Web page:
4 Myths About Process Improvement
Six Sigma is one of the most popular process improvement methodologies in the world, despite there be a number of them. However, process improvement itself is one term that many people have strong feelings about. Depending on how it is perceived, those feelings can range from good to bad. Ultimately, perceptions are influenced by what one has heard about process improvements.
This brings us to the myths that surround this concept. Many people know that when it is done correctly, optimizing a process to be better than it previously was can reap numerous benefits. Among these benefits is increased customer satisfaction and revenue. But some people are either reluctant to try out process improvement or want to try it for the wrong reasons because they have heard unhelpful myths.
Here are four myths that you will hear when it comes to process improvement and why you shouldnâ€™t believe them.
1. Thereâ€™s only one way to improve a process
Many industry professionals have one methodology of process improvement that they champion over others. But process improvement transcends such dogma. As mentioned earlier, there are a number of process improvement methodologies out there, including Six Sigma, Total Quality Management (TQM) and Toyota Production System (TPS).
The methodology you ultimately use depends on the process you are trying to improve. While the underlying principles of the methodologies are the same, the inner tools and techniques are different. Thereâ€™s no one-size-fits-all methodology that you need to follow to make it a success.
2. Process Improvement is only for manufacturing
Since process improvement is popular in manufacturing, many people believe that is the only place where it belongs. Indeed, companies that champion process improvement include the likes of Toyota. But one does not need to have an assembly line if they wish to reap the benefits of process improvements.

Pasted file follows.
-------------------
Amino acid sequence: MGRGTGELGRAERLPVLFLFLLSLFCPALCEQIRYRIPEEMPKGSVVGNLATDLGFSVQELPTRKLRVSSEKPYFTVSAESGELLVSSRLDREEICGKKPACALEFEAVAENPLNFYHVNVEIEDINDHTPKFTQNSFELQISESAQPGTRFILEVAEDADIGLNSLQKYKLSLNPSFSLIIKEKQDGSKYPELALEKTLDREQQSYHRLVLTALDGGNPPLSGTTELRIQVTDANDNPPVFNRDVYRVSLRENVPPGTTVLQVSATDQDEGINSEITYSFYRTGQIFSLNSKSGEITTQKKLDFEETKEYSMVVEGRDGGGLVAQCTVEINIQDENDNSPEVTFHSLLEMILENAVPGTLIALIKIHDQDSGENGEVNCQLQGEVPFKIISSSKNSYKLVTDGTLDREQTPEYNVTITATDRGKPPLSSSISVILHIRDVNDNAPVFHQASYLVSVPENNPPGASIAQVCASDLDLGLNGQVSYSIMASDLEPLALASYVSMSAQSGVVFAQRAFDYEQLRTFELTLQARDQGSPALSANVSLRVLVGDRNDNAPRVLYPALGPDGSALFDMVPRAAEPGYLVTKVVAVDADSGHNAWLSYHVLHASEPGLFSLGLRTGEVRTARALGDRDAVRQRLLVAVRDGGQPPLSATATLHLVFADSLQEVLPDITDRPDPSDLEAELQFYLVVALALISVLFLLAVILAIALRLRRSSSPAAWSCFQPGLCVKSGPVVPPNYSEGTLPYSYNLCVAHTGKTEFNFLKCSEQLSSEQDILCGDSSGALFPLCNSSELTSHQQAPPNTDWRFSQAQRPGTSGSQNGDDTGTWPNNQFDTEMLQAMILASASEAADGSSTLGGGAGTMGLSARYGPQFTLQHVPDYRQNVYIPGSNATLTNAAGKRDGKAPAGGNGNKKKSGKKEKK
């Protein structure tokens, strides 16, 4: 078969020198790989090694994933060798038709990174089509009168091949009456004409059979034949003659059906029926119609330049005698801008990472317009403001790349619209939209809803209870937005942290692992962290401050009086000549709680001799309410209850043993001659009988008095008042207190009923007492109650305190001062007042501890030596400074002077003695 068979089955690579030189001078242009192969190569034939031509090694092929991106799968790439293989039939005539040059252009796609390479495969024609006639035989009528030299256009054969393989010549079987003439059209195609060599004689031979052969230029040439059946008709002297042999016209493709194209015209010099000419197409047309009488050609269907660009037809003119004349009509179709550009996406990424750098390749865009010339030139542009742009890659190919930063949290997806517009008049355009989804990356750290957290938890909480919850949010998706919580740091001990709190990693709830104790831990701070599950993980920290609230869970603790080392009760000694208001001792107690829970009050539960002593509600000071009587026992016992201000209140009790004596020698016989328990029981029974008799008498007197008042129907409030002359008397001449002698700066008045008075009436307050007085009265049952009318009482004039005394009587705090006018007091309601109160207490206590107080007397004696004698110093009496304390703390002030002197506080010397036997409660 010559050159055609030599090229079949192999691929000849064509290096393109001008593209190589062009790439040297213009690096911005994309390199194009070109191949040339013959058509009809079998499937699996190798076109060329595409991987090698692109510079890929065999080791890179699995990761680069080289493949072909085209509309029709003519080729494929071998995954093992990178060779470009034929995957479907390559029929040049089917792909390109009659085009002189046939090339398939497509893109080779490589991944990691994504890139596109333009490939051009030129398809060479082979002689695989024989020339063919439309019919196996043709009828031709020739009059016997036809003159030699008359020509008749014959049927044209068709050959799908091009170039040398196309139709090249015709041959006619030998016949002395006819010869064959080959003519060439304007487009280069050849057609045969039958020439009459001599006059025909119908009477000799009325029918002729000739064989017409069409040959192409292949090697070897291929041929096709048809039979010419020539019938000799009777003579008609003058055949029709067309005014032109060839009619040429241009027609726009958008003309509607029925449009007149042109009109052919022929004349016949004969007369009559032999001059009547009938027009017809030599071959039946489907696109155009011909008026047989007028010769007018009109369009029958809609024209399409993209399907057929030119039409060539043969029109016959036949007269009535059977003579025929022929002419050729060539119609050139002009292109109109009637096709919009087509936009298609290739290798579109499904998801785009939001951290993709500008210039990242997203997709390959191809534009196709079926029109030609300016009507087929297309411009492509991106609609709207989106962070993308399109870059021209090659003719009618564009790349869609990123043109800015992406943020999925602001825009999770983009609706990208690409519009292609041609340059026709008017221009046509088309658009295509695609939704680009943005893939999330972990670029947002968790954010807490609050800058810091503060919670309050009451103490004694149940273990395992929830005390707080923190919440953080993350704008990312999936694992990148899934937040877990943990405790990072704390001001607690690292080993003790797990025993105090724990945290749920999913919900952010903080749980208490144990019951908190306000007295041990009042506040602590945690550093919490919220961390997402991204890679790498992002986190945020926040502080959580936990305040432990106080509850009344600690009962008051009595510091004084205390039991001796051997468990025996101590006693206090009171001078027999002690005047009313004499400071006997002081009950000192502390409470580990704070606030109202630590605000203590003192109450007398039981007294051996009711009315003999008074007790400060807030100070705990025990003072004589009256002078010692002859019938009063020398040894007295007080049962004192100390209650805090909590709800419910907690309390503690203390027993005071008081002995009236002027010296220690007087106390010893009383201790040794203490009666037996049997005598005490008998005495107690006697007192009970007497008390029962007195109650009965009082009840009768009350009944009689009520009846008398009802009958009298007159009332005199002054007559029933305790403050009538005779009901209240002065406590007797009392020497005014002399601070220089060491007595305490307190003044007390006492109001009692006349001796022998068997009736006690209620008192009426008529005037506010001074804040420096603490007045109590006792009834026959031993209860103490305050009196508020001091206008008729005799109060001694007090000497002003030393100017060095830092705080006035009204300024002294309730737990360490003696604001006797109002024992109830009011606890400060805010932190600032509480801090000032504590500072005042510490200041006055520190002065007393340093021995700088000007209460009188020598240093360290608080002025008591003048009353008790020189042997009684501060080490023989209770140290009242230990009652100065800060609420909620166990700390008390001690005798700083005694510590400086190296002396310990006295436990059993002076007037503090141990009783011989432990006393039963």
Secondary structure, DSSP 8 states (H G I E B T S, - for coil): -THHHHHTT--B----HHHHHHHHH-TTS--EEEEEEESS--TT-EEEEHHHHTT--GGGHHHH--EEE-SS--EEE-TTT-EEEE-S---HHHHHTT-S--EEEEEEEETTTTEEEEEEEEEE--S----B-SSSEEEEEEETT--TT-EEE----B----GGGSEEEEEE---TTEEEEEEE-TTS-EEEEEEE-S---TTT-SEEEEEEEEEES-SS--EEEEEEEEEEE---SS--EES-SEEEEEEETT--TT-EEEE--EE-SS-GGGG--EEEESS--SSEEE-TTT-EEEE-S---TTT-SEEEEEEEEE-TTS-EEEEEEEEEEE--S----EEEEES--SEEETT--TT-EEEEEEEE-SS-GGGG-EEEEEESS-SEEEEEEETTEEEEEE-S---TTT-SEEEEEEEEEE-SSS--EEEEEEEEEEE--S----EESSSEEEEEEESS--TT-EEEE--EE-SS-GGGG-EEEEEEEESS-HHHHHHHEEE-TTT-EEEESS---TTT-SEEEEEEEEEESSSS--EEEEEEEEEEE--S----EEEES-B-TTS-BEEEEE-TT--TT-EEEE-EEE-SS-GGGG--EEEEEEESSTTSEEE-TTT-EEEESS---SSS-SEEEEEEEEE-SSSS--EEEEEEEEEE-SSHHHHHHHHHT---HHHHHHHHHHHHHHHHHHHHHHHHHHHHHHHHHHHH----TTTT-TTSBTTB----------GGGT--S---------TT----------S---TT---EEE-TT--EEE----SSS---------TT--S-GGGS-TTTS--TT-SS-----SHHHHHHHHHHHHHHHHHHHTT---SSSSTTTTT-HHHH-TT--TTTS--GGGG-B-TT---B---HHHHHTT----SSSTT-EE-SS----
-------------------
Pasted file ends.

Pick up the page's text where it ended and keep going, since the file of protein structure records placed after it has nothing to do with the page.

In order to ascertain if a process can benefit from process improvement, you need to ask yourself if it creates value. If the answer is in the affirmative, then that process is a great candidate for improvement efforts. And doesnâ€™t matter if you’re in the technology, health or non-profit sector.
3. You need to improve a process once
What happens after the process improvement efforts have become a success? Many organizations usually forget to make continuous improvement part of their organizational culture. This means people donâ€™t know what to do after the process has been optimized. Eventually, the initial benefits are lost and the process can revert back to its former self.
Improvement is an ongoing process, and most methodologies usually stress this in the last step. While doing it once might sound like an attractive selling point, but without continuous improvements, the results wonâ€™t stick. Workers will no longer identify defects in processes and fix them to keep things running smoothly. You need to make sure that everyone, from the janitor to upper management, knows that continuous improvement is their responsibility.
4. Process improvement is time-consuming
Another myth that is often repeated about process improvement is that is a very slow process. When it comes to anything in an organization, it requires resources â€“ mainly time and money. This means that the longer something drags on, the more resources need to be poured into it. Thinking like this can make one dread undertaking process improvement, making it appear time-consuming and costly.
But saying process improvement is slow in and of itself is false. If an organization shows a strong commitment and drive to process improvement, it can be carried out pretty fast. Many organizations spend time on implementing specific methodologies instead of getting stakeholders on board and building the right team to push the agenda, even after it has succeeded. In the end, process improvement takes longer than it needs to.
If you want something to work for you, you have to know what is real about it and what is false. Unfortunately, even things like process improvement, with its proven track record of success, are not immune to fables. Luckily, with any false thing that is said about methods that produce positive results, the truth can be easy to uncover.